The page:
9) Flower Travellin' Band - Satori (Warner Bros Japan) - I just discovered this one recently. Heavy, driving Black Sabbath style rock but not as gloomy. Spiritual, forceful and cleansing, this Japanese band recorded this masterpiece in 1971.

10) The Clean - Compilation (Homestead) / The Chills - Kaleidoscope World (Homestead) - It's cheap to combine these two but I'm running out of slots. These two compilations capture what was so great about both these bands and the Flying Nun scene. Well executed and rocking pop songs that are timeless. (I haven't yet heard the new Clean anthology on Merge, the compilation I'm mentioning is the one that came out on Homestead. A classic.)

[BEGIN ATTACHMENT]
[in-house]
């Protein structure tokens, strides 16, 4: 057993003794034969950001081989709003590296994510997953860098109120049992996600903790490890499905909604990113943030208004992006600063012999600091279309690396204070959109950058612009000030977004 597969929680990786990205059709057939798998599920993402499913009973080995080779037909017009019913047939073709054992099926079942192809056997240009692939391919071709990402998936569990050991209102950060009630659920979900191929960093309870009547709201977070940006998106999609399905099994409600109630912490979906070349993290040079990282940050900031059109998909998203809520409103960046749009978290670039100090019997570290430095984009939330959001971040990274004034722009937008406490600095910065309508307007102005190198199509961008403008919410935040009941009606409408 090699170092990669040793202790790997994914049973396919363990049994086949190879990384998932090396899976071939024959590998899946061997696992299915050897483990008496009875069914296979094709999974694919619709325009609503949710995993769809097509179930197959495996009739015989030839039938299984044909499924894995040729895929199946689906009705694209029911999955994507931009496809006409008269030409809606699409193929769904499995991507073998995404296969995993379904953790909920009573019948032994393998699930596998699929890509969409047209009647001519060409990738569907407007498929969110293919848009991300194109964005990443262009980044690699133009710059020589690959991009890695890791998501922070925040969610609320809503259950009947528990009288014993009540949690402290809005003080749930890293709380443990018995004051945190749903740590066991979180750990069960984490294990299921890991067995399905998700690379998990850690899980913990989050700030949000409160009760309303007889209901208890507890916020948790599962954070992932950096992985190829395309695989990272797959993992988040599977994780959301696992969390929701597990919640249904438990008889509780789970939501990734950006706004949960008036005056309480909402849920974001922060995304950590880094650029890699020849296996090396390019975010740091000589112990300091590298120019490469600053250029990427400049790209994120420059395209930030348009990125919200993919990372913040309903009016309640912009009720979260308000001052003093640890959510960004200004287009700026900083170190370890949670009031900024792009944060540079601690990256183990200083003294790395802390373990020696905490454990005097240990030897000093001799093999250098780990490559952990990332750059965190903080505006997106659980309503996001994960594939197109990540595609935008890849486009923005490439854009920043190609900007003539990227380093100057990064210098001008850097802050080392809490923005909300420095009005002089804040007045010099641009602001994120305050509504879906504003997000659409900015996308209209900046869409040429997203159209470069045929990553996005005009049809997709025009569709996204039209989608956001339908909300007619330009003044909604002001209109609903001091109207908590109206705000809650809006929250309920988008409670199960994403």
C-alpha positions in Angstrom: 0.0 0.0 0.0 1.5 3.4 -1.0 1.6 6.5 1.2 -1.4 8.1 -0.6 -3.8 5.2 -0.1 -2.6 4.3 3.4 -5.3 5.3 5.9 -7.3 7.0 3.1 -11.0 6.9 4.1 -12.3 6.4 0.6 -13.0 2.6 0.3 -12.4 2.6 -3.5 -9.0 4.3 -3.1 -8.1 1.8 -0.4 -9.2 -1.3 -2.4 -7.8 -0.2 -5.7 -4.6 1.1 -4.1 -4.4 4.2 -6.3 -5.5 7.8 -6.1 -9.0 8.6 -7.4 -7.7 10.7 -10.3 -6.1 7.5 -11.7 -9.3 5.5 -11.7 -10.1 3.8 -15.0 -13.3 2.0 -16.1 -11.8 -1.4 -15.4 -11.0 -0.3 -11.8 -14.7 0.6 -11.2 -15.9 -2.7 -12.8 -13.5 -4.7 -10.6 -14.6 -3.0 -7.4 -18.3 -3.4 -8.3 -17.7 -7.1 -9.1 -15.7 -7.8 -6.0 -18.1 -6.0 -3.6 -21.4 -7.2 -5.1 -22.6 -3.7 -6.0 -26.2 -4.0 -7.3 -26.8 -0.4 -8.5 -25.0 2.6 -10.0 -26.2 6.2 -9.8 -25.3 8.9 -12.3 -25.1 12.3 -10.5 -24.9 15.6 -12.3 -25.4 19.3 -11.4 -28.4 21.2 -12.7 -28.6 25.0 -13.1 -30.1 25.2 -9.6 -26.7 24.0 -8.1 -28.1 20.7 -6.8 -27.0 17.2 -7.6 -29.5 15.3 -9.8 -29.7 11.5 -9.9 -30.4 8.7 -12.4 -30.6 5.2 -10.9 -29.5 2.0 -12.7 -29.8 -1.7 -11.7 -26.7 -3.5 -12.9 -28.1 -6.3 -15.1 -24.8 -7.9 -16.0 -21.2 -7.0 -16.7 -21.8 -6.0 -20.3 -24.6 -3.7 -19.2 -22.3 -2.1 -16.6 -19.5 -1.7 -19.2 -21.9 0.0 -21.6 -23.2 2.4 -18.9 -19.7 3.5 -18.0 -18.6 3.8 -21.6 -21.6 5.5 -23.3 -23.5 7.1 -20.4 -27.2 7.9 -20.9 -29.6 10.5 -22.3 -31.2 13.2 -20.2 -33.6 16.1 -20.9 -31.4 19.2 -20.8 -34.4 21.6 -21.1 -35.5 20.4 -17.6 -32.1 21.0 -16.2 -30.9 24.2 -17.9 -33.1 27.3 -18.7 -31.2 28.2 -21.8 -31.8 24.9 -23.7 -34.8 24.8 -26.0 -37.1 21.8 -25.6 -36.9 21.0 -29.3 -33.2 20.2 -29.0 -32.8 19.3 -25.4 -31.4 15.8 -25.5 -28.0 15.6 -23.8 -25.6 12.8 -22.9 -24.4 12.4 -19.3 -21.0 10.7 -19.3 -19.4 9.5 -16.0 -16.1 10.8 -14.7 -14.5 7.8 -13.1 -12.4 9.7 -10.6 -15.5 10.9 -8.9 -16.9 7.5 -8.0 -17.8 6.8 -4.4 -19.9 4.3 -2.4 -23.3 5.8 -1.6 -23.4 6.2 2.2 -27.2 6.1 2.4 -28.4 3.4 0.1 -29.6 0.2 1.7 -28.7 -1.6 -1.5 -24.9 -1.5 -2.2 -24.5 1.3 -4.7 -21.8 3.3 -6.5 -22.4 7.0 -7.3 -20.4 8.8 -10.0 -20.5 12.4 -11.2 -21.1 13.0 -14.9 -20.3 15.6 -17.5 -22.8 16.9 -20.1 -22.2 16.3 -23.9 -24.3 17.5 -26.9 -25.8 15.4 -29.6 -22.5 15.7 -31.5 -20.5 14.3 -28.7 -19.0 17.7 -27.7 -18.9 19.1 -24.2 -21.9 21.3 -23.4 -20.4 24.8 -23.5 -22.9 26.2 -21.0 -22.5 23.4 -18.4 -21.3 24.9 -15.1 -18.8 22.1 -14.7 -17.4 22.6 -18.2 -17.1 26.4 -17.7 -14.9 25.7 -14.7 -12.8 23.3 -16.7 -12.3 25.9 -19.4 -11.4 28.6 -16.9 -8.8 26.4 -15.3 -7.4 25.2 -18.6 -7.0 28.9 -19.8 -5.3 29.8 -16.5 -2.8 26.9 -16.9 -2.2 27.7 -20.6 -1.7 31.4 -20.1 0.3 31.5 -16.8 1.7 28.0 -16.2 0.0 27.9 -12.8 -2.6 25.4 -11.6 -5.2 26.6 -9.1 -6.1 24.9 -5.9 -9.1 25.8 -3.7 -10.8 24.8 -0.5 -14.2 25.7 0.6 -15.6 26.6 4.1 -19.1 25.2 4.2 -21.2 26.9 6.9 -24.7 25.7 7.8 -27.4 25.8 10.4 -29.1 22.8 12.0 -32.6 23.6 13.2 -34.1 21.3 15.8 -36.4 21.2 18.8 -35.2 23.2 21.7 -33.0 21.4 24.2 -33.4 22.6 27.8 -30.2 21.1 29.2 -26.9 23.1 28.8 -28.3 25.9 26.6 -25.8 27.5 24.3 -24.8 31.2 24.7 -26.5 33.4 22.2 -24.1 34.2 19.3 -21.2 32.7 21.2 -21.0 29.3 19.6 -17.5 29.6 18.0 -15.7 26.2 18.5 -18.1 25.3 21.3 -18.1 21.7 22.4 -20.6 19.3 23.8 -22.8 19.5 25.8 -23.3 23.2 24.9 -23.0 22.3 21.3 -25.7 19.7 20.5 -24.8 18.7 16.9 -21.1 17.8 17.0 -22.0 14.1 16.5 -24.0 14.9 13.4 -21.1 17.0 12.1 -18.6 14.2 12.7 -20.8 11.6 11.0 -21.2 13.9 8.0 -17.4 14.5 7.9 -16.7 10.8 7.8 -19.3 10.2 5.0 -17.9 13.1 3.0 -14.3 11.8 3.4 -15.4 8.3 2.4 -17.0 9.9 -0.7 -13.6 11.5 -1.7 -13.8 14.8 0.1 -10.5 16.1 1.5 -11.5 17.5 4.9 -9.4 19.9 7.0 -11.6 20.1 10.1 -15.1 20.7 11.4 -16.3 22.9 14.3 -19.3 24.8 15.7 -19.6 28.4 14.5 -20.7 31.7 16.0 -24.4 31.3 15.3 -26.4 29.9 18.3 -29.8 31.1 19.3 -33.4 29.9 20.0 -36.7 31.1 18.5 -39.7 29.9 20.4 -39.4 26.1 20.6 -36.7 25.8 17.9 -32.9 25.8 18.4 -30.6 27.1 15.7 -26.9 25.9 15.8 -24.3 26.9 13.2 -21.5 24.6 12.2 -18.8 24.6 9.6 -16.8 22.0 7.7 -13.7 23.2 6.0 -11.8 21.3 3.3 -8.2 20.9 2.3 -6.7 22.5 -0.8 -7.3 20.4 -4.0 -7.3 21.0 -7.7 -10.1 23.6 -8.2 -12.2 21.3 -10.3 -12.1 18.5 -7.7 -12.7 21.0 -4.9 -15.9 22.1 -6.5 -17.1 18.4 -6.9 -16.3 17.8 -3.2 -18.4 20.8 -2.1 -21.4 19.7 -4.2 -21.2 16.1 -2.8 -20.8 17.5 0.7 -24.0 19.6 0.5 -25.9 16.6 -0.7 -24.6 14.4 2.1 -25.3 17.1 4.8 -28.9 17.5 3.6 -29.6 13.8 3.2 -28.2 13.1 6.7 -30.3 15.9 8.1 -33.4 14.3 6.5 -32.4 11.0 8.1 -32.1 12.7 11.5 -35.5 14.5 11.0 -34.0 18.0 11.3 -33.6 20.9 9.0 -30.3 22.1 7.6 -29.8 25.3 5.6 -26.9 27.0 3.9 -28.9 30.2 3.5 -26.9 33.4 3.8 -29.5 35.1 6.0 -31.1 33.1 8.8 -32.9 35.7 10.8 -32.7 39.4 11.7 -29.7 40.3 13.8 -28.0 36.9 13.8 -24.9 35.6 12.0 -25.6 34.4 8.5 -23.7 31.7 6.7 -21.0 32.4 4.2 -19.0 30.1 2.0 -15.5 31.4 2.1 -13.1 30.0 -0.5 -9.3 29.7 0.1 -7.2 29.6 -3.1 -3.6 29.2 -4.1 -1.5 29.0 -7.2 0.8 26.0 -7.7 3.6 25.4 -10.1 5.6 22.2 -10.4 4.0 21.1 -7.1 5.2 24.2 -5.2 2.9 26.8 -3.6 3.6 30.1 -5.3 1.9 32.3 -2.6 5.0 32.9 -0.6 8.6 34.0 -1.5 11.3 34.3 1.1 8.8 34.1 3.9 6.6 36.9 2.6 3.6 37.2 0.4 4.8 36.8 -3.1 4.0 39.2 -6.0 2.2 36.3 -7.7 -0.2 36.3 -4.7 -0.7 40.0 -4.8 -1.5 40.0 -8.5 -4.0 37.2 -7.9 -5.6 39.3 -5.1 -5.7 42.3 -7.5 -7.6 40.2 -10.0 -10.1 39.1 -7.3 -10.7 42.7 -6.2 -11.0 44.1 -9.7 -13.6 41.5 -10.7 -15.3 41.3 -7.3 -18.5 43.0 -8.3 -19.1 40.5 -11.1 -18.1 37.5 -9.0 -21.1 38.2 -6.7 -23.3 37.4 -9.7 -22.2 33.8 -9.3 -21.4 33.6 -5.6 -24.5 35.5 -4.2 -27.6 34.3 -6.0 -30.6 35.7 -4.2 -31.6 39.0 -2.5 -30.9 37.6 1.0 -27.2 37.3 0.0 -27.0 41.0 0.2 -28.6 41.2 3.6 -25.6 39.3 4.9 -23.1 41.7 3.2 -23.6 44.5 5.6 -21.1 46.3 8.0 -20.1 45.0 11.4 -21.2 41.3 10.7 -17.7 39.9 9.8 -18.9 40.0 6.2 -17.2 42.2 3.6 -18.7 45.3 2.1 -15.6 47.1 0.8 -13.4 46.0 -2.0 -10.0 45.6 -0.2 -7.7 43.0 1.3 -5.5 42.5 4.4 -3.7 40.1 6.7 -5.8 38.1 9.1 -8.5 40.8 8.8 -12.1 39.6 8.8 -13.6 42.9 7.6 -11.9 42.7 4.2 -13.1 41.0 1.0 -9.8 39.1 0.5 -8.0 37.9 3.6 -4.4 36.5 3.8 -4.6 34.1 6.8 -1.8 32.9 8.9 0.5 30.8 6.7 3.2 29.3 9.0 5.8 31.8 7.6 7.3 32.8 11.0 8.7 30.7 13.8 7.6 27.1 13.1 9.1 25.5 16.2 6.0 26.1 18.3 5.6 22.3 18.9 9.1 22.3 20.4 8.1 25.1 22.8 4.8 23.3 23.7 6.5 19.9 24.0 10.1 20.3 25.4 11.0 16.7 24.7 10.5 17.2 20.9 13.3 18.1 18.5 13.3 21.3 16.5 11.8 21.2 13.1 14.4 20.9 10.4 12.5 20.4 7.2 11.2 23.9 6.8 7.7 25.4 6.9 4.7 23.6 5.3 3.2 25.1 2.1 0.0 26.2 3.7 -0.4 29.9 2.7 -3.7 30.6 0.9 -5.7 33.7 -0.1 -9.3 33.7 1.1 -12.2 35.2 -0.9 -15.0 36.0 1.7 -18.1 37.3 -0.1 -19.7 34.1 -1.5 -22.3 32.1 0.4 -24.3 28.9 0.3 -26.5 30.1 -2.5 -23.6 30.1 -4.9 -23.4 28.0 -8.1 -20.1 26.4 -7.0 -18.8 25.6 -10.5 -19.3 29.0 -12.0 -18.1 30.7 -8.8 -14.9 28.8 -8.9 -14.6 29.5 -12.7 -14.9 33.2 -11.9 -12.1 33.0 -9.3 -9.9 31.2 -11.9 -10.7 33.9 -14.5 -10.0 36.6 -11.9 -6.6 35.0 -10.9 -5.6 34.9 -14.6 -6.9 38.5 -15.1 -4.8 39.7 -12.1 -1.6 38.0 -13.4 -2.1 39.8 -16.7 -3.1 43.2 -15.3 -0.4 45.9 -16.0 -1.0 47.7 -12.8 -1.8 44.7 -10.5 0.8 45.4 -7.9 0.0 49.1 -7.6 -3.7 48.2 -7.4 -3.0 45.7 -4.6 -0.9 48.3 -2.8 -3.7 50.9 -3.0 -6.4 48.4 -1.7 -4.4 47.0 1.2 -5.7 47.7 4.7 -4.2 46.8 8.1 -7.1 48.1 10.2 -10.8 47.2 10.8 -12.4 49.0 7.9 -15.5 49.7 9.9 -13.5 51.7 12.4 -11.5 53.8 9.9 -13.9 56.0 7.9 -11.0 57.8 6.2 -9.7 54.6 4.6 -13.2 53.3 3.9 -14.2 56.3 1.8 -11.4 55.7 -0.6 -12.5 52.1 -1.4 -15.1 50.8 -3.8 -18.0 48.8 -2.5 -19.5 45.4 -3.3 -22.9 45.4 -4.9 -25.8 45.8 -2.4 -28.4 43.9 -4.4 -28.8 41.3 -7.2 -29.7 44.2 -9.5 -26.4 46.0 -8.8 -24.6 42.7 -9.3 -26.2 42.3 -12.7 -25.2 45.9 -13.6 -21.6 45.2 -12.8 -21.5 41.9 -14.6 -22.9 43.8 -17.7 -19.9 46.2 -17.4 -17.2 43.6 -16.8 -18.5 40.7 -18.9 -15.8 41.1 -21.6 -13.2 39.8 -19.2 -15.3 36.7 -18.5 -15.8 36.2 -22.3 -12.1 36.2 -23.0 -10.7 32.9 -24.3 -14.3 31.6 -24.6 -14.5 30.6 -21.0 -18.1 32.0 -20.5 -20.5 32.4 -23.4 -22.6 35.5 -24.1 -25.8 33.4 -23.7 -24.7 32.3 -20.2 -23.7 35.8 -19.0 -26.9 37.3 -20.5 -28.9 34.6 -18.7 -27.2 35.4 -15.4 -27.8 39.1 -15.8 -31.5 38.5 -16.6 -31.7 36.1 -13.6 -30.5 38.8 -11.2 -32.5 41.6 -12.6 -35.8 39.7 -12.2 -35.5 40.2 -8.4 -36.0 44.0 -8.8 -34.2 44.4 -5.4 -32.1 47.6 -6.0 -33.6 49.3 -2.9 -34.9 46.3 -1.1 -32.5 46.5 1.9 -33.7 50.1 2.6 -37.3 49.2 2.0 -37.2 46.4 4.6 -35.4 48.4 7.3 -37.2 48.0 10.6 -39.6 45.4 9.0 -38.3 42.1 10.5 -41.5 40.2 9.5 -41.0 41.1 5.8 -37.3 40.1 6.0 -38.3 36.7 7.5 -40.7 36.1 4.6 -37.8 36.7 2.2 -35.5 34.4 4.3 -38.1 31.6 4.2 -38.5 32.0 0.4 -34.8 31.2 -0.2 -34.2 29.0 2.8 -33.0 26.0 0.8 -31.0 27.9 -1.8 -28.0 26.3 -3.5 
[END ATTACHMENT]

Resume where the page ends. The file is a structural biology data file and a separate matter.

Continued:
11) Richard Youngs - Sapphie (Oblique) - I mention this one because it's strange to have a favorite record that you never want to listen again. I find this album so emotional and painful that I can't imagine wanting to put myself through it another time. A three song/suite ode to a friend's dog who died. After four or five plays, I filed it away but I hear it in my head every once and awhile.

Records/bands that would have made it if I did this list on a different day:

Agitation Free - Last
Ash Ra Tempel - Ash Ra Tempel
Morita Doji - Good Bye
Melvins - Stoner Witch
People - Ceremony - Buddha Meet Rock
Spiritualized - Pure Phase
Stooges - st
Tangerine - De L'Autre cote de la Foret
Rafael Toral - Wave Field
To Rococo Rot - The Amateur View
Witthuser & Westrupp - Trips & Traume

By Dusted Magazine

Read More

View all articles by Dusted Magazine

©2002-2011 Dusted Magazine. All Rights Reserved.